that will let us do just that.
Right-click on your Vista partition
(in this case, C drive) and select “Shrink
Volume” as shown in Figure 2. This
will pop up the form shown in Figure 3.
Vista is now supposed to determine the
maximum it can shrink the drive and
place that value in the editable field
shown. You can look at the other fields
to see what will be left for Vista. For XP,
I recommend at least 20 GB, but it all
depends on how large your drive is and
what you plan on doing with XP. In my
case, I am going to take the default.
When satisfied, hit the Shrink button.
Once Vista has completed the
change, you will have a new
unallocated partition located at the
end of your Vista partition as shown in
Figure 4. Vista may not allow you to get
the space you want. In this case, you
have a couple of options. First, you can
remove your recovery partition. In my
case, it freed up an additional 12 GB.
Vista has a page file that can keep you
from resizing if it’s located near the end
of the partition. If this happens, you
have a couple choices. First, you can
remove the pagefile.sys file then have
Vista build a new one. The easier way is
to back up the drive then restore it.
Most backup software will not back up
the pagefile.sys file. Vista just restores
the file when it sees it’s missing.
My recommendation is to remove
the recovery partition. Before you do
so, make sure you have a backup or a
set of backup disks. Removing this
partition makes for a cleaner install and
yields more space for your XP partition.
Step 3: Prep New Partition
Right-click on the new partition
and select the “New Simple Volume”
option as shown in Figure 5. Select the
default options until you get to the
Format Partition form shown in Figure
6. Change the volume label to XP and
check the “Quick Format” option. Hit
the Next button
and finish the
operation. After a
couple of minutes,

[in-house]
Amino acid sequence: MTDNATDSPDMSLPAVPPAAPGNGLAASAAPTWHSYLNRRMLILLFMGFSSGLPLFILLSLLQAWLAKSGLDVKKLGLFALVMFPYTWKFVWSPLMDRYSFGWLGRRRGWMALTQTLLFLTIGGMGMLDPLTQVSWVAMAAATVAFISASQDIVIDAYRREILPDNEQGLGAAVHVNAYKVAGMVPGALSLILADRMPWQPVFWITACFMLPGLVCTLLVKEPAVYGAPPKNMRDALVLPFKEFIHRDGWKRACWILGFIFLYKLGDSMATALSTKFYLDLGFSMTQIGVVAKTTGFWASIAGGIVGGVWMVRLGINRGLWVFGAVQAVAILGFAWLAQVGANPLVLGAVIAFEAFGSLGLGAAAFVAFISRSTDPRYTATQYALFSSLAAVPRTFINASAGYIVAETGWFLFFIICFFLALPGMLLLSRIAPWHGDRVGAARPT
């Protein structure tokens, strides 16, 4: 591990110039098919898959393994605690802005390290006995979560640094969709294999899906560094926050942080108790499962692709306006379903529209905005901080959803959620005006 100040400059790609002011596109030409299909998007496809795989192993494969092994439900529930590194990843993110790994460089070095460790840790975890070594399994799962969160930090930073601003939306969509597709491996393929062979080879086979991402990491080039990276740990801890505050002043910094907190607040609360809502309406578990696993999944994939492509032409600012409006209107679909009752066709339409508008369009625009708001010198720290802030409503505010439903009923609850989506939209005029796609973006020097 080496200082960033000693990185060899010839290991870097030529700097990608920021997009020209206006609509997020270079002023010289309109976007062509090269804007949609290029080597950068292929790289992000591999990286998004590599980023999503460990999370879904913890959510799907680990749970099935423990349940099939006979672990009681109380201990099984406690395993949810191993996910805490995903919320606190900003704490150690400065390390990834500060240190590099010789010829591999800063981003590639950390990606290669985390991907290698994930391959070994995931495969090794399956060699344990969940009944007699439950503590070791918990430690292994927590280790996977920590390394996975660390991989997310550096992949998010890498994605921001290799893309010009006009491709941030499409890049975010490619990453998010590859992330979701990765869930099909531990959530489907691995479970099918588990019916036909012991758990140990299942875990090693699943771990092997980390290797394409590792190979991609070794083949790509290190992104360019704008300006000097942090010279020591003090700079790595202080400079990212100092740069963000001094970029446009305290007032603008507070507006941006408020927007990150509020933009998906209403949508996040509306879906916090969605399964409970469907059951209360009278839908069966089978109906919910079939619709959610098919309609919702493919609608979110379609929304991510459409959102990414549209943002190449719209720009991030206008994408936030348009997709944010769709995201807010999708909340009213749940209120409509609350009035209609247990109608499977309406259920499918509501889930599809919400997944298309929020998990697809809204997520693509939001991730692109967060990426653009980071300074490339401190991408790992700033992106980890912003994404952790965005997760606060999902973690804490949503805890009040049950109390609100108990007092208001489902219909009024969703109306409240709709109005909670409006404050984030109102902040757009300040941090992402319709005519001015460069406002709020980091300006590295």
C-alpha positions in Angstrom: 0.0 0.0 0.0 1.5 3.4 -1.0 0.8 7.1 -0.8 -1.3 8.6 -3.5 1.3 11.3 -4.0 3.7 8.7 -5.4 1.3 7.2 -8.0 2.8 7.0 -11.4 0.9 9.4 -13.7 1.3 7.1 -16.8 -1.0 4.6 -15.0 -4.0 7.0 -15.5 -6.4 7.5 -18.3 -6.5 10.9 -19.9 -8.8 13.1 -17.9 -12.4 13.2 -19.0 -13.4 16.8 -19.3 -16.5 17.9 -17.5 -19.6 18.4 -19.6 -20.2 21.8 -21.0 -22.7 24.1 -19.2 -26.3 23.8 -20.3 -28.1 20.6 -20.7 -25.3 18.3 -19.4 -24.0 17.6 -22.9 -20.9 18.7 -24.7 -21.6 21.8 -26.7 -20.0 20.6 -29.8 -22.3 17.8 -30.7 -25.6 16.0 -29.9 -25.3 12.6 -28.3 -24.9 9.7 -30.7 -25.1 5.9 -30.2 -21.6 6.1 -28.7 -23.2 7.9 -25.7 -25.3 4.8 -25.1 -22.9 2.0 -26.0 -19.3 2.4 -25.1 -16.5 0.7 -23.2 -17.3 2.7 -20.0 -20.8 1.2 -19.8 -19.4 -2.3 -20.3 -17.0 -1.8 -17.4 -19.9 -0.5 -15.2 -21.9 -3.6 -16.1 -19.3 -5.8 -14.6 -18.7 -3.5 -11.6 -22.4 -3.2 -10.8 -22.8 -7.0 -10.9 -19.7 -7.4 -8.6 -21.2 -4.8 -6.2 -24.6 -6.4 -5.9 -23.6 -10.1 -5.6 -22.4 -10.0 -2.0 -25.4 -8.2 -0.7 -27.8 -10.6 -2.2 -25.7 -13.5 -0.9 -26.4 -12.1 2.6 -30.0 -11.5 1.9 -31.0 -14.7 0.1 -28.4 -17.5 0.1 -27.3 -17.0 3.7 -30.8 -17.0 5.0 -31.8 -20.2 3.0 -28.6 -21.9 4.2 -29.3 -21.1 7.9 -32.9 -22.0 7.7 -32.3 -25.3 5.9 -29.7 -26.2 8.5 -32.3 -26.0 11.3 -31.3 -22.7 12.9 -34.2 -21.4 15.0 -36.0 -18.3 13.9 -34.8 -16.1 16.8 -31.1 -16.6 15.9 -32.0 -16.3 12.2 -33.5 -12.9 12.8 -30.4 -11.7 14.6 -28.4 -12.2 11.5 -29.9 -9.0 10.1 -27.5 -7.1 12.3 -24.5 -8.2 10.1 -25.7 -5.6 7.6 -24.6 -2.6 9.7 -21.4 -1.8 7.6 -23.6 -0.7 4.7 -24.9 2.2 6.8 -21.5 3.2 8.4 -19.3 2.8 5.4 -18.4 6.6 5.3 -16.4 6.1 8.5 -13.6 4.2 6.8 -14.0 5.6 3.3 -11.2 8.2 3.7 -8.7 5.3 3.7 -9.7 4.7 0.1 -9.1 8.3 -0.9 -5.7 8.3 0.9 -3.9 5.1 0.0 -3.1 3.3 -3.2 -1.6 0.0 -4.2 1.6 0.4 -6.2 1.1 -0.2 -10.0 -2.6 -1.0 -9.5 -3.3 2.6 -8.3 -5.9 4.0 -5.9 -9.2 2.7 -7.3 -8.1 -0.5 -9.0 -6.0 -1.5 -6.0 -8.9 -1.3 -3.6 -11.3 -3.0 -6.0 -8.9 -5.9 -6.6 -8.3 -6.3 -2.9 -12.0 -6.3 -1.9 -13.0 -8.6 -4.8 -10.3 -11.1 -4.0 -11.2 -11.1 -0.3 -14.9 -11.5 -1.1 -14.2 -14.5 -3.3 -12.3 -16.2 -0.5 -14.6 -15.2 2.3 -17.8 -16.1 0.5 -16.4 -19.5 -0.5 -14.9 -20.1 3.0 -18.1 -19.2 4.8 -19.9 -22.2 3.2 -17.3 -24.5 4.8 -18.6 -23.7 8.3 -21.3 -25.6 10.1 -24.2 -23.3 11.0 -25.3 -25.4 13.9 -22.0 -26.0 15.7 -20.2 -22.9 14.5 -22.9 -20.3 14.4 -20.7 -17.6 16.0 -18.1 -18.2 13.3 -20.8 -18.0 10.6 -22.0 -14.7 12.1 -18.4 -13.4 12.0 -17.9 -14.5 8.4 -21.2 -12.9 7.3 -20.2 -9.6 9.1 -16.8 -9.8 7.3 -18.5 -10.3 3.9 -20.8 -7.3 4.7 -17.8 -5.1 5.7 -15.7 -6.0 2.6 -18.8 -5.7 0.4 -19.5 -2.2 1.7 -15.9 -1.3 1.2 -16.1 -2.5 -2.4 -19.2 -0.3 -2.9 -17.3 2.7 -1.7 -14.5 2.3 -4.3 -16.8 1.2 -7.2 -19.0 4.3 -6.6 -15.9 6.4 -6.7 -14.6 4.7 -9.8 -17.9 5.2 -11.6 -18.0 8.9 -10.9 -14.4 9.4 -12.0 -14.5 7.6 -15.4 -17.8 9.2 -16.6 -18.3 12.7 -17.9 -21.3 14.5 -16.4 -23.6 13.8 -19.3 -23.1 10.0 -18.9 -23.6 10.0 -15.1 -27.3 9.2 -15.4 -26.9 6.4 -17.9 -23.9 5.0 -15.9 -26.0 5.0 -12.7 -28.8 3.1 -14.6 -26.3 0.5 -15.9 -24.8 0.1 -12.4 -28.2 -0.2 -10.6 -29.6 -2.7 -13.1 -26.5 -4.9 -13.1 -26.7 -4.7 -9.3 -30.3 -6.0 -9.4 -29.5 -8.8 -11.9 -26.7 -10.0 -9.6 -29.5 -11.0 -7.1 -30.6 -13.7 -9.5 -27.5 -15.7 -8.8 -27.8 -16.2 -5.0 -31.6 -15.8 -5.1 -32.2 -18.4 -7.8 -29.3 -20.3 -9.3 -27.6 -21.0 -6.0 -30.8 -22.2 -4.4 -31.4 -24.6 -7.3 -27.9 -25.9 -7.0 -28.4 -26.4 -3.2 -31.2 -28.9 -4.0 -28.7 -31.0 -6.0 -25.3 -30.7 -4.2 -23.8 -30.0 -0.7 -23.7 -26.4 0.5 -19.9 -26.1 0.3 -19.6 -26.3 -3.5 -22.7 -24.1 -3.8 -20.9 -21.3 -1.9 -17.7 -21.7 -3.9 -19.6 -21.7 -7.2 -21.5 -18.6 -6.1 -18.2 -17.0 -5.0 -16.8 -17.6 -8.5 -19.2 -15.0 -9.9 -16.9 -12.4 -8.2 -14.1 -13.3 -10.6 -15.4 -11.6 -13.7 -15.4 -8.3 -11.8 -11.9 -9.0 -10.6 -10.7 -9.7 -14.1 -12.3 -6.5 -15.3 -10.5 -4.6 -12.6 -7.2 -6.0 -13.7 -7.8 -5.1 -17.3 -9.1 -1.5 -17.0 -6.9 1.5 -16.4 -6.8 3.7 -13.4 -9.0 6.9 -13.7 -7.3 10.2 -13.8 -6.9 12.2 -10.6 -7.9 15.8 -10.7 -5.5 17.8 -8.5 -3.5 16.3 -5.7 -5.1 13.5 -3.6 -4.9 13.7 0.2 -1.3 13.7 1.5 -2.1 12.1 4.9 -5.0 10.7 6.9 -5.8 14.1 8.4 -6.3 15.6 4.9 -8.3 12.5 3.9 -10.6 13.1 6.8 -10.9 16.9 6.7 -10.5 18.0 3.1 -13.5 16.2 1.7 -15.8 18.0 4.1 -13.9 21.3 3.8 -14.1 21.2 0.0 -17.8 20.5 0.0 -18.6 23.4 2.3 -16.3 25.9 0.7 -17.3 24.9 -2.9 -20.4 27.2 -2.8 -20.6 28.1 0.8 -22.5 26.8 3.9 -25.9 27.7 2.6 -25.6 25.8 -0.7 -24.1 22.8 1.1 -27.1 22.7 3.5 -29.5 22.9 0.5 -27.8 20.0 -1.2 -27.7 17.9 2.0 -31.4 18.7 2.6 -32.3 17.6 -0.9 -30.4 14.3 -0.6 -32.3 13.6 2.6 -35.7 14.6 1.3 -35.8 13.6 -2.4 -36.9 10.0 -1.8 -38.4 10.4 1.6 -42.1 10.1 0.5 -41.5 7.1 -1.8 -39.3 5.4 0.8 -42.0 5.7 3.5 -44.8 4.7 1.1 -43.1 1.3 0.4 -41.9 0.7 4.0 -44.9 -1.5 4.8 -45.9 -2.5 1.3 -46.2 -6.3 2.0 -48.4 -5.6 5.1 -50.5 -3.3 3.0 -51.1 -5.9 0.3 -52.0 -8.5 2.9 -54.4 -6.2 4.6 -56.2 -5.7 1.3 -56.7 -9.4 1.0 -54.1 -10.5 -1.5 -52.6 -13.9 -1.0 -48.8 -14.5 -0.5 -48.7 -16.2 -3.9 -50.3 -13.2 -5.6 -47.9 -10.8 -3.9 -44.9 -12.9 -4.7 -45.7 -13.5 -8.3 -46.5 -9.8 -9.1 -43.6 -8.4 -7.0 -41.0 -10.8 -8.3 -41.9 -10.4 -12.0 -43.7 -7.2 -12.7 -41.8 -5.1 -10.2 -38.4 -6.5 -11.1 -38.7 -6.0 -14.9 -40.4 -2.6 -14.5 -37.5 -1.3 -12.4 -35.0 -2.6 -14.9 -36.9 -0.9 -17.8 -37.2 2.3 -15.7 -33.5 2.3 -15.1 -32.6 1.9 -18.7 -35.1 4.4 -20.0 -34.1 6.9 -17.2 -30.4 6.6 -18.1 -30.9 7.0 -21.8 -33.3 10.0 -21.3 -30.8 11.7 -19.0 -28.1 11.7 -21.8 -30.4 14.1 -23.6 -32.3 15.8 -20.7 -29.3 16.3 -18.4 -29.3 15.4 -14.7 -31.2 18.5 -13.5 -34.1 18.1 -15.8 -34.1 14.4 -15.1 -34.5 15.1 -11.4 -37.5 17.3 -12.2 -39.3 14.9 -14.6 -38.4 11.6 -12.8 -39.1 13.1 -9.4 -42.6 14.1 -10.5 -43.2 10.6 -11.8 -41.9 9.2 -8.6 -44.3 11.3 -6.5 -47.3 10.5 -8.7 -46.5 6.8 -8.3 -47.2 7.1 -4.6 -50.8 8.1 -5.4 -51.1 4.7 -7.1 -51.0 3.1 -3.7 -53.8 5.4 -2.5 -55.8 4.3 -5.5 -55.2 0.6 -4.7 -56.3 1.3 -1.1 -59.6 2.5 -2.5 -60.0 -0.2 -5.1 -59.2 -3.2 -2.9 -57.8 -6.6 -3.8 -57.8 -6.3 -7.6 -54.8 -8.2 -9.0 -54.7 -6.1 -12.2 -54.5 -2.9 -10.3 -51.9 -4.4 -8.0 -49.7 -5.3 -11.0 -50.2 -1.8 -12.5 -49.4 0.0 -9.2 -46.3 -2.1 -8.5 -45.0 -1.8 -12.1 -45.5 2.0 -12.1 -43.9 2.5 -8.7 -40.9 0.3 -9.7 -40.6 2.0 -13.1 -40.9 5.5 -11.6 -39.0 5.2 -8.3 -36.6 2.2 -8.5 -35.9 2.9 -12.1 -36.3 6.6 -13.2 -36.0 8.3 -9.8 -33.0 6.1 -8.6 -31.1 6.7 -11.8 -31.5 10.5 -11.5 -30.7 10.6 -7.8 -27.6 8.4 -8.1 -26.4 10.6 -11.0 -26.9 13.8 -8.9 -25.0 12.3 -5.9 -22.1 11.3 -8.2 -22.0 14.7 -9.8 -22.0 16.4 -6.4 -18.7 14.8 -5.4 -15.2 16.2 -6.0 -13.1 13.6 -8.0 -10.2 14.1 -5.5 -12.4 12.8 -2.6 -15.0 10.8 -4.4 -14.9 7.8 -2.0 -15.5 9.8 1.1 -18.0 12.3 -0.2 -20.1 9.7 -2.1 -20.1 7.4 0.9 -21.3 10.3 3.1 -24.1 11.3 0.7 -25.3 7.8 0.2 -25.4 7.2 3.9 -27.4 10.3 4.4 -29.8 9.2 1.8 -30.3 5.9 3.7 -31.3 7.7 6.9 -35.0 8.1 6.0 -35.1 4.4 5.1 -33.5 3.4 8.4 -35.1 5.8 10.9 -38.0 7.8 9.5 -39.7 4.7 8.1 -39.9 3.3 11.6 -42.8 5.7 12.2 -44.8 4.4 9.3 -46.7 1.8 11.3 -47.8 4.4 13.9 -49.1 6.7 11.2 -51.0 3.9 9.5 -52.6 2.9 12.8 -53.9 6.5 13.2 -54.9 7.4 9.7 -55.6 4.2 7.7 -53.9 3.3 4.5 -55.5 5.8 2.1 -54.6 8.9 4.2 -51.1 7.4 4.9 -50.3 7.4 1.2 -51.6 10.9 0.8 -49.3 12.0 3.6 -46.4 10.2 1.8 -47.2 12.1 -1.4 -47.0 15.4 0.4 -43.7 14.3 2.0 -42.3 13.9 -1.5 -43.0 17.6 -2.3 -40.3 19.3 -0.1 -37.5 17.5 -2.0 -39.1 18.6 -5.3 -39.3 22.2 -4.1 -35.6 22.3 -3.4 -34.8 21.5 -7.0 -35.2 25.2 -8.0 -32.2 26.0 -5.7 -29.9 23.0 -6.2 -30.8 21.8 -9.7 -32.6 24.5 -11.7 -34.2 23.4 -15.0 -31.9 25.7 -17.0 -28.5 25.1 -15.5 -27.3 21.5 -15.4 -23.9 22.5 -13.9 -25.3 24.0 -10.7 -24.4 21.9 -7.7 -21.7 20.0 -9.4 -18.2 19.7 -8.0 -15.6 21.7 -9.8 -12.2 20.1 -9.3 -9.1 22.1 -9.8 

Vista will transform
the partition into a
When this is all said and done, you ■ FIGURE
should have two
partitions on your hard
drive configured as
shown in Figure 7.
Exit the Computer
Management form and prepare to
boot from the Spotmau power suite
software. Before you reboot, you may
want to change the drive label for the
Vista partition. If you change it to
“Vista,” it will make it easier to identify
the partitions later.
Step 4: Hide Partitions
At this point, you need to hide the
Vista and Recovery partitions from the
XP installer. If you don’t, they will get
all mucked up. Insert your partition
utility boot software and restart you
computer. (Another product you can
use for this task is the Acronis Disk
Director Suite.) When PowerSuite 2008
starts, select the advanced mode. You
will be prompted for various boot
choices such as resolution and color
depth. Choose whatever best suits your
computer. I chose the VBE option
when prompted for the display driver.
When the application screen
shown in Figure 8 is presented,
select the Partition Genius
application. Right-click on the
Vista partition and select “Hide
Partition” from the Advanced
menu as shown in Figure 9. It will
give you various prompts; just click
the Apply button as each one
pops up. By hiding this first
partition, we are telling the XP
installer to ignore this drive when
we do the install. Failure to do this
will render the Vista partition
unbootable and will totally muck
up the XP installation, as well.
Step 5: Install XP
Exit the current form by hitting the
small X in the top righthand corner.
When presented with the application
screen, click the Exit icon. You will be
■ FIGURE 4
■ FIGURE 5
■ FIGURE 6
■ FIGURE 7
■ FIGURE 8
prompted to hit Enter when it’s ready
to reboot. At this point, you need to
remove the Spotmau disk and insert
the XP Install disk.
Reboot the machine to start the
installation process. It will take a few
■ FIGURE 10
October 2008 57